Below are highlights from the recently released trade data from the US Census Bureau and the US Bureau of Economic Analysis.
In nominal terms, the February 2022 results continue to show California exports and trade flows through the state’s ports above the pre-pandemic levels in February 2020. Due to rapidly rising inflation, exports in real dollars were down just over 5%, while imports continued to surge as companies sought to counter renewed closures in China and concerns over a possible West Coast ports strike.
Port congestion remains high but continues to ease from the peak backup of 109 container vessels recorded for the Ports of Los Angeles and Long Beach on January 9. On October 20, 2021, when the state issued its measures to tackle the ongoing supply chain issues, the backup was at 71 container ships and 108 total ships at anchor or loitering off the ports. In the latest numbers for April 1, the total container ship backup was 41.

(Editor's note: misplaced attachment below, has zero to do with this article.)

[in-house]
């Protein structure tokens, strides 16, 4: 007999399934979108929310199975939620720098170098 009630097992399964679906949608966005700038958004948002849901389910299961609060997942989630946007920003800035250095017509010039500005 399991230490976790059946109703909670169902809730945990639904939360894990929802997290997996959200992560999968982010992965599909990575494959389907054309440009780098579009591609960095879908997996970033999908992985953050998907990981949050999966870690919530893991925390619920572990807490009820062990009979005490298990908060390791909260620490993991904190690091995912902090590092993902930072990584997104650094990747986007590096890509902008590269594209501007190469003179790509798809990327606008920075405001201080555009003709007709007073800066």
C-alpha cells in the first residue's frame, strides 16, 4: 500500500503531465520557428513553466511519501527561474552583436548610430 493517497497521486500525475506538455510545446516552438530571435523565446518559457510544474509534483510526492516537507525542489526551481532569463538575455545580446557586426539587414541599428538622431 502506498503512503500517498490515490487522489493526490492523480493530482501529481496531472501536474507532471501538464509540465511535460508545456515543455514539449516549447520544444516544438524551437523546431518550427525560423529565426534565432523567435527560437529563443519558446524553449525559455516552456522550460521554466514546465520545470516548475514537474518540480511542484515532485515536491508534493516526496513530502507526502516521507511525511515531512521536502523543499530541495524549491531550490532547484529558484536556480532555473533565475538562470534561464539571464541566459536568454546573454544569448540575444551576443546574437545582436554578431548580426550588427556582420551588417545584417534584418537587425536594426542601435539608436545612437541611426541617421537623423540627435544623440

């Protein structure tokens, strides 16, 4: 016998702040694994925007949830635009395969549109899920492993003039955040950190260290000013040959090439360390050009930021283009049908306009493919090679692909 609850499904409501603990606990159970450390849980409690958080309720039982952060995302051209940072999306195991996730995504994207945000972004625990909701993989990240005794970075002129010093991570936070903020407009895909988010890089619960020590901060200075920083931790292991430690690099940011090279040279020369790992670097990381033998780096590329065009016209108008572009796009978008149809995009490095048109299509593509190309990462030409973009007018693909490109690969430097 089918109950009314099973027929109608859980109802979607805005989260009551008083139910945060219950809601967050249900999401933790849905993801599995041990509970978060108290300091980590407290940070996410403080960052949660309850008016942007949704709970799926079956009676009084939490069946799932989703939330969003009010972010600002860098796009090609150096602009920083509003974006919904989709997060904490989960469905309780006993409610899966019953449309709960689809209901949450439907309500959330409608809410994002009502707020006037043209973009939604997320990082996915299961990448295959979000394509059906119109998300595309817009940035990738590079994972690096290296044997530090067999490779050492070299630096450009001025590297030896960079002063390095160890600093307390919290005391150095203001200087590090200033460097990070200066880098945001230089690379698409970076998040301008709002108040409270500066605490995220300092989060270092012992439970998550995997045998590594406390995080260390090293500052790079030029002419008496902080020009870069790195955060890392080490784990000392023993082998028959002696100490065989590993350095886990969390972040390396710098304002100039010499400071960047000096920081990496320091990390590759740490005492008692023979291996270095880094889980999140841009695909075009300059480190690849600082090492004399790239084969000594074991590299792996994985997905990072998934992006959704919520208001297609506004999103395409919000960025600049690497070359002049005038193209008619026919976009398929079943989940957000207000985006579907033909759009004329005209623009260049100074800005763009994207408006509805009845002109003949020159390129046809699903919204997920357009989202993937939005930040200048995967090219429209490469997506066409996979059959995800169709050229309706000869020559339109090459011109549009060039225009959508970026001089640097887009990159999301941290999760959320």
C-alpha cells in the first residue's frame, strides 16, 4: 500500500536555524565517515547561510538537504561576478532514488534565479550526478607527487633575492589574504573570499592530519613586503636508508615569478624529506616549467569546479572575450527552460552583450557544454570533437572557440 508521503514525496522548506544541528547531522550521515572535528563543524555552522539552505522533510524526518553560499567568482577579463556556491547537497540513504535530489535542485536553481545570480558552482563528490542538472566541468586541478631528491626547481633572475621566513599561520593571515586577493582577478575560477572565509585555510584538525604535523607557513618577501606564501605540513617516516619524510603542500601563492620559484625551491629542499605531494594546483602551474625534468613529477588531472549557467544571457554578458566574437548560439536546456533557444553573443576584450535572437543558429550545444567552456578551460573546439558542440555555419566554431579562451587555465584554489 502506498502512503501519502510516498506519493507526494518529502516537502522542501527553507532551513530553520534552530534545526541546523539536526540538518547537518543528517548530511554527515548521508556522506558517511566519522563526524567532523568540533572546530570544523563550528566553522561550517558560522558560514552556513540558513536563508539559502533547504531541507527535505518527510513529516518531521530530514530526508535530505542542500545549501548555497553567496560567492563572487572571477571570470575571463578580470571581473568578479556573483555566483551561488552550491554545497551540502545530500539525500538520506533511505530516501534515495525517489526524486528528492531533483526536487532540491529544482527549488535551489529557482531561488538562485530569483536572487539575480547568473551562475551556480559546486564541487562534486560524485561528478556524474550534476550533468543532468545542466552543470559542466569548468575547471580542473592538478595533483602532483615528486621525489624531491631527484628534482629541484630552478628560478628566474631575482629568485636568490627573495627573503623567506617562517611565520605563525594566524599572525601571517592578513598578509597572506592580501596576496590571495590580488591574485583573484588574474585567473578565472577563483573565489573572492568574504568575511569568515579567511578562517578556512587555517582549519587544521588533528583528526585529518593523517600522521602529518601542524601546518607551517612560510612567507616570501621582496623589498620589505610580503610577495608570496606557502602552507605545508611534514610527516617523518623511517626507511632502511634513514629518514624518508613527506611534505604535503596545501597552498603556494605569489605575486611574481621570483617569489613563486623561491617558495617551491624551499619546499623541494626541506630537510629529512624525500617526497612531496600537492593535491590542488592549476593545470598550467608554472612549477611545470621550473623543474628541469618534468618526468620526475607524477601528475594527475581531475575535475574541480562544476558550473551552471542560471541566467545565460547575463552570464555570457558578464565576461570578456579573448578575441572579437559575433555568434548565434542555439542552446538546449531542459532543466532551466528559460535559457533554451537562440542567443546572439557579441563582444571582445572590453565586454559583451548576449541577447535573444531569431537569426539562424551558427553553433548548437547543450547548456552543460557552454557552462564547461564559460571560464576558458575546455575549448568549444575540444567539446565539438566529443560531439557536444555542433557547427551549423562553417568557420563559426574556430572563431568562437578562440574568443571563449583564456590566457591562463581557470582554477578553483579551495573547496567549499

Overall, supply chain blockages remain elevated but somewhat improved from their prior peaks. In an update to their Global Supply Chain Index, the New York Fed Liberty Street Economics indicates that supply chain conditions within the US are only somewhat better than the overall global average. The Index is based on a composite of trade and trade congestion statistics, with the Index expressed as the number of standard deviations from the long-term average level.
Conditions within China, however, continue to worsen in part due to renewed shutdowns. The Euro Area instead shows overall better supply chain health, but with renewed deterioration likely to worsen as the war in Ukraine lengthens.